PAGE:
Ohio pork producers follow strict production guidelines in preventing the introduction of disease-causing organisms to their herds.
That’s important for consumers concerned about the recent H1N1 flu outbreak and its impact on pork safety to understand.
“First, it is important to note that the virus has not been isolated in any animals to date,” comments Steve Moeller, Ohio State University Extension swine specialist. “In addition, swine influenza viruses are not spread by food; therefore, consumers will not be infected with swine influenza from eating pork or pork products.
“Eating properly handled and cooked meat products is safe for the consumer. Second, it’s critical for consumers to know that pork producers implement extensive biosecurity protocols and carry out the best management practices to prevent the introduction of disease-causing organisms to their operations. These practices protect the pig, the producer and the consumer,” Moeller states.
Common on-farm biosecurity practices include strict control of human, equipment, transportation, vermin and wild animal traffic within the farm.
“Eliminating unnecessary traffic reduces the chance of disease transfer from animal to animal, human to human and animal to human, protecting the health of everyone,” he says.
To prevent and control disease outbreaks, a combination of animal care strategies, strict sanitation and vaccines are followed.
Common animal care strategies include animal segregation by age to maintain similar immune system function.
“Younger animals, similar to young children, are still developing their immune systems to protect them from disease,” Moeller says. “Through age segregation, livestock and swine producers can limit transfer of disease from other animals, particularly from older to younger animals. Segregation is often achieved by establishing animal housing facilities that are separated by distances of up to a mile or more if possible.”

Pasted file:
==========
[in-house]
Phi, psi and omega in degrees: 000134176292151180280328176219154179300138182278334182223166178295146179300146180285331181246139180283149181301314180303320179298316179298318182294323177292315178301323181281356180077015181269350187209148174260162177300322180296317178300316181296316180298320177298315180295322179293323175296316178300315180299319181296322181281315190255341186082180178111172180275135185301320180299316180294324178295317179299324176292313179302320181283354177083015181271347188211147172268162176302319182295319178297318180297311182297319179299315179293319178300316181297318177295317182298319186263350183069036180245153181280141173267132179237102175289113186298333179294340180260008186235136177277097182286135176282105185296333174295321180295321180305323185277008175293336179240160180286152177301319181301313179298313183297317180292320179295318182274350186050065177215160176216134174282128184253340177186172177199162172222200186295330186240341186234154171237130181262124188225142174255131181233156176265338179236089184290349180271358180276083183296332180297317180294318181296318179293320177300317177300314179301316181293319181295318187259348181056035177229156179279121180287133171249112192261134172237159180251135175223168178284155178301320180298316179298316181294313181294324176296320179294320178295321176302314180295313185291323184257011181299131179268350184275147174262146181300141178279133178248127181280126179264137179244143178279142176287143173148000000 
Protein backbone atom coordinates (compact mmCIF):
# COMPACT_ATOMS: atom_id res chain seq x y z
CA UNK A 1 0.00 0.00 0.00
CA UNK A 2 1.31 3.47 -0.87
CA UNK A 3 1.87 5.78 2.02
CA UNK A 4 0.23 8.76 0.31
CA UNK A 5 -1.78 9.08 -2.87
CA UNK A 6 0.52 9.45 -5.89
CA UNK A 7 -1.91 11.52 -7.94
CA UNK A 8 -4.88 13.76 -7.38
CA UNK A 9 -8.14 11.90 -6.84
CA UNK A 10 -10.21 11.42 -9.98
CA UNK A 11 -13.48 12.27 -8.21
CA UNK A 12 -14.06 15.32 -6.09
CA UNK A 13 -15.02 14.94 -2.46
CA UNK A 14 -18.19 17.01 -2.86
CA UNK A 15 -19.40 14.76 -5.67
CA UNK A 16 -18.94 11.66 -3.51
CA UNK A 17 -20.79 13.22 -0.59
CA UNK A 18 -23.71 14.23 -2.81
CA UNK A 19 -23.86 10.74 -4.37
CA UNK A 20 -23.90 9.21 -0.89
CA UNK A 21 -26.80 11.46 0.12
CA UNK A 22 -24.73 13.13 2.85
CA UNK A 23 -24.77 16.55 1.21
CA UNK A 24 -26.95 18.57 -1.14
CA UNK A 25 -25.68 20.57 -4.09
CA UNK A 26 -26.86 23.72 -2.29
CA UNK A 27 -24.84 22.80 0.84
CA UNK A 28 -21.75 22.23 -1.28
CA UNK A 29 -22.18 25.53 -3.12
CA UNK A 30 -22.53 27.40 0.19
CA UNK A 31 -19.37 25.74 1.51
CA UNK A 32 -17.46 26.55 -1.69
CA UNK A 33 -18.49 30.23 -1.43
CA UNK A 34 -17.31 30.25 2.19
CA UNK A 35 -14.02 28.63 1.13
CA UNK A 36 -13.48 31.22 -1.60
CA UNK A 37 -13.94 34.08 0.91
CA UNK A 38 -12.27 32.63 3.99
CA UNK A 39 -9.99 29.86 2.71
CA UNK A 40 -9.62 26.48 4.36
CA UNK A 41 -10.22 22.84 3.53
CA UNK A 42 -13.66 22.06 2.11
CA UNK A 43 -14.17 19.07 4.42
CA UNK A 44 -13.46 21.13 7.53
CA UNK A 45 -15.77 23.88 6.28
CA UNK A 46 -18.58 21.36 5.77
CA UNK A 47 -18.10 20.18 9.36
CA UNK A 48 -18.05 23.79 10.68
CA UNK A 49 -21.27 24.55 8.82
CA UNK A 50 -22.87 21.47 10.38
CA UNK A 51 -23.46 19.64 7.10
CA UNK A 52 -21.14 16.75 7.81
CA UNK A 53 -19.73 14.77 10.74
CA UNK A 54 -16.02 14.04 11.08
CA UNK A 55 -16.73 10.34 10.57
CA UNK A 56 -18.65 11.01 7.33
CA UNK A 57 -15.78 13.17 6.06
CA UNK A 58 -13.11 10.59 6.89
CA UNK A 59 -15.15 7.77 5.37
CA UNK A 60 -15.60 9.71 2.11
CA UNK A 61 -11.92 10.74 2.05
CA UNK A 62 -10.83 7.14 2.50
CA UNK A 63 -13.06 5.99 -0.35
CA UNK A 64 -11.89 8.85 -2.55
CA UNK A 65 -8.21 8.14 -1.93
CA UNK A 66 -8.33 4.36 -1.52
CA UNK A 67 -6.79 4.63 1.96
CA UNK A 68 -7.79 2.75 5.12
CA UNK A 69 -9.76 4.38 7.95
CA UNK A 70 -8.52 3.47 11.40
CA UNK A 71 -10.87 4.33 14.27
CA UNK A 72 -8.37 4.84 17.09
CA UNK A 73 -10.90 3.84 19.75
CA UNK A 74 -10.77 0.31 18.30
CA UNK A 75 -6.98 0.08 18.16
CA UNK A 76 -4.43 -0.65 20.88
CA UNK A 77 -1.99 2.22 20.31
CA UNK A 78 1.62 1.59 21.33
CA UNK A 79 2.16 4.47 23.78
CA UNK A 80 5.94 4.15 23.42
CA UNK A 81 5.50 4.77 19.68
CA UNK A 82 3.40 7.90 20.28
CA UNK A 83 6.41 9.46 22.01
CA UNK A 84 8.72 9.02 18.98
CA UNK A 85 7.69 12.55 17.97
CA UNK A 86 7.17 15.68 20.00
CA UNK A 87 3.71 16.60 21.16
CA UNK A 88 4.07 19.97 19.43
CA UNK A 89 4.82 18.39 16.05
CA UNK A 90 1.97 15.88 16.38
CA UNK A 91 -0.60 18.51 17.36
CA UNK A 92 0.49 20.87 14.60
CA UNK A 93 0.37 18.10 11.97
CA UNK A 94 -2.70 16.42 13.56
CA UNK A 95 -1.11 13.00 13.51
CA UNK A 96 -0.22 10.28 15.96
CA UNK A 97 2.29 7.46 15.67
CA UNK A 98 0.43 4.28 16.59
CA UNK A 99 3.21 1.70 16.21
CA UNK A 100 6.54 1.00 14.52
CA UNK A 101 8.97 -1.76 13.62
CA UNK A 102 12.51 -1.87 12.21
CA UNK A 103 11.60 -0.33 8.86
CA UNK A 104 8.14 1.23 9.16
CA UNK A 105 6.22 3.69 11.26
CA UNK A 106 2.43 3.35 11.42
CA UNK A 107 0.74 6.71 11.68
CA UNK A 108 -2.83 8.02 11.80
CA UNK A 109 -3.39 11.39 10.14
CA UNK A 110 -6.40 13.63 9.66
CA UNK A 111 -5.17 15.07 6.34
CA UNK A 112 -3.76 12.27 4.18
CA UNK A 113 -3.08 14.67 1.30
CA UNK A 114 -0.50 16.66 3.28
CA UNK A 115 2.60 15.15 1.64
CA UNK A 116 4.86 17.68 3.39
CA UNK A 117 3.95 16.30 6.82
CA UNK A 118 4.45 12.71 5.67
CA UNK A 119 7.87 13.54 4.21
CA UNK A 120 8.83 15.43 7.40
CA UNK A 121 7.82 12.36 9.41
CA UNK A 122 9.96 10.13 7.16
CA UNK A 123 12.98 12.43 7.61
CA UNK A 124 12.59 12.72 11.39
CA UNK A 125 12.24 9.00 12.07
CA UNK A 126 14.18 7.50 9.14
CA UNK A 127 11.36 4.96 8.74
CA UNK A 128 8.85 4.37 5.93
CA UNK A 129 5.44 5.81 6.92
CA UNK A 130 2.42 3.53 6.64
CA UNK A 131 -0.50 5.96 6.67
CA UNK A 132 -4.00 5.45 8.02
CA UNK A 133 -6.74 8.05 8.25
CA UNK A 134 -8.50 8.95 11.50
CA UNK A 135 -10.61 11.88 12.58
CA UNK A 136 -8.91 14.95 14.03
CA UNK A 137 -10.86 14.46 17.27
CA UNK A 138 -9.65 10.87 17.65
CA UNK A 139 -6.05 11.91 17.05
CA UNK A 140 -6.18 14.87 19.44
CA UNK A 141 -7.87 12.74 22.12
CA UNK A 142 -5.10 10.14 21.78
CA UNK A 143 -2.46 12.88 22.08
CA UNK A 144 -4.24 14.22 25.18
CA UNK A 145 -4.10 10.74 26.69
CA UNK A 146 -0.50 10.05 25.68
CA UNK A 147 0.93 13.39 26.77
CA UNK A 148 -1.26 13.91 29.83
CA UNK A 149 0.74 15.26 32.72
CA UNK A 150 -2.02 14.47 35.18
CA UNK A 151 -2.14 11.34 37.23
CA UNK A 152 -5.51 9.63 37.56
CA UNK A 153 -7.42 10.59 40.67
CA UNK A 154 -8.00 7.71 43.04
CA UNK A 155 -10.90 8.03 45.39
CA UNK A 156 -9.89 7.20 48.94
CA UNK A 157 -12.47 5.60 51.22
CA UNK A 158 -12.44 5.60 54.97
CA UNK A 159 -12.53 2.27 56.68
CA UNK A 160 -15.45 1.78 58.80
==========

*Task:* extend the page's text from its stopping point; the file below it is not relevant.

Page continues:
Proper sanitation is another primary way to ward off disease.
“Manure may harbor microbes and pathogens that can contribute to unhealthy animals. Therefore, livestock producers spend a great deal of time and effort maintaining clean facilities, feed and water for their livestock,” he adds.
Health maintenance also requires meeting the basic needs for food, water and shelter for all animals, including humans.
“Producers routinely monitor the health of the animals in their herds through daily direct observation of each animal, providing added care to animals with compromised health, as well as oversight of the equipment, feed supply, water supply and environmental conditions to assure the well-being of their animals,” Moeller adds.
Pork producers, as do consumers, rely on vaccines to enhance or eliminate disease introduction.
“Scientific advances in disease diagnostics, vaccine development and effective vaccination protocols have allowed producers to provide protection to the pig for numerous harmful diseases while simultaneously protecting the health of the caretakers and improving the safety and wholesomeness of the food products at the consumer level,” Moeller says. “There are swine vaccinations to combat the more common strains of swine-specific influenza; however, the ability of the existing vaccines to prevent the new, multi-component avian, swine and human variant is not known.”
To reduce the chance of transfer of influenza from animal to human, human to animal or human to human, Moeller advises hog farm workers to practice good hygiene. That means thoroughly washing hands after handling animals, considering the use of plastic gloves and dust masks in swine facilities and wearing clean clothing and boots when entering swine facilities and between different production areas.
“Through multiple biosecurity approaches, swine producers continue to make the care and well-being of their pigs and caretakers a high priority as they strive to produce safe and wholesome pork for consumers,” he notes.